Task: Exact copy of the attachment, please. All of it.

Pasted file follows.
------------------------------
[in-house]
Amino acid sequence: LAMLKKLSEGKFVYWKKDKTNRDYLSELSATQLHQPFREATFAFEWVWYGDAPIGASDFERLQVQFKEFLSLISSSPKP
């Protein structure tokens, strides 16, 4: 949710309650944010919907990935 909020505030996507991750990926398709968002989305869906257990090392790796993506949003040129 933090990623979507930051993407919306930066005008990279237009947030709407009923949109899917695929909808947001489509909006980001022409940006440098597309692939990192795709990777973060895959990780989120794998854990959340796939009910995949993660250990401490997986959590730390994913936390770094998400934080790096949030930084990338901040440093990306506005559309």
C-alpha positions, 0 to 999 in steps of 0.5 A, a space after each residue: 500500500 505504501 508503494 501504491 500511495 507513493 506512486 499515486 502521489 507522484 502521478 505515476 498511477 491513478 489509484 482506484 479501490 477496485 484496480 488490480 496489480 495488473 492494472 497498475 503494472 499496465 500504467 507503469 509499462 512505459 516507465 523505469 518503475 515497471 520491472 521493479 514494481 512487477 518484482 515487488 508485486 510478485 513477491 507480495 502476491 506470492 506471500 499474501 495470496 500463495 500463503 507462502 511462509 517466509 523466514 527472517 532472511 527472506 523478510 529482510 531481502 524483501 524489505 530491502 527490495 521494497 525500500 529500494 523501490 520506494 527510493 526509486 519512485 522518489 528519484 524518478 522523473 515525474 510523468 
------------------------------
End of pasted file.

[in-house]
Amino acid sequence: LAMLKKLSEGKFVYWKKDKTNRDYLSELSATQLHQPFREATFAFEWVWYGDAPIGASDFERLQVQFKEFLSLISSSPKP
């Protein structure tokens, strides 16, 4: 949710309650944010919907990935 909020505030996507991750990926398709968002989305869906257990090392790796993506949003040129 933090990623979507930051993407919306930066005008990279237009947030709407009923949109899917695929909808947001489509909006980001022409940006440098597309692939990192795709990777973060895959990780989120794998854990959340796939009910995949993660250990401490997986959590730390994913936390770094998400934080790096949030930084990338901040440093990306506005559309």
C-alpha positions, 0 to 999 in steps of 0.5 A, a space after each residue: 500500500 505504501 508503494 501504491 500511495 507513493 506512486 499515486 502521489 507522484 502521478 505515476 498511477 491513478 489509484 482506484 479501490 477496485 484496480 488490480 496489480 495488473 492494472 497498475 503494472 499496465 500504467 507503469 509499462 512505459 516507465 523505469 518503475 515497471 520491472 521493479 514494481 512487477 518484482 515487488 508485486 510478485 513477491 507480495 502476491 506470492 506471500 499474501 495470496 500463495 500463503 507462502 511462509 517466509 523466514 527472517 532472511 527472506 523478510 529482510 531481502 524483501 524489505 530491502 527490495 521494497 525500500 529500494 523501490 520506494 527510493 526509486 519512485 522518489 528519484 524518478 522523473 515525474 510523468 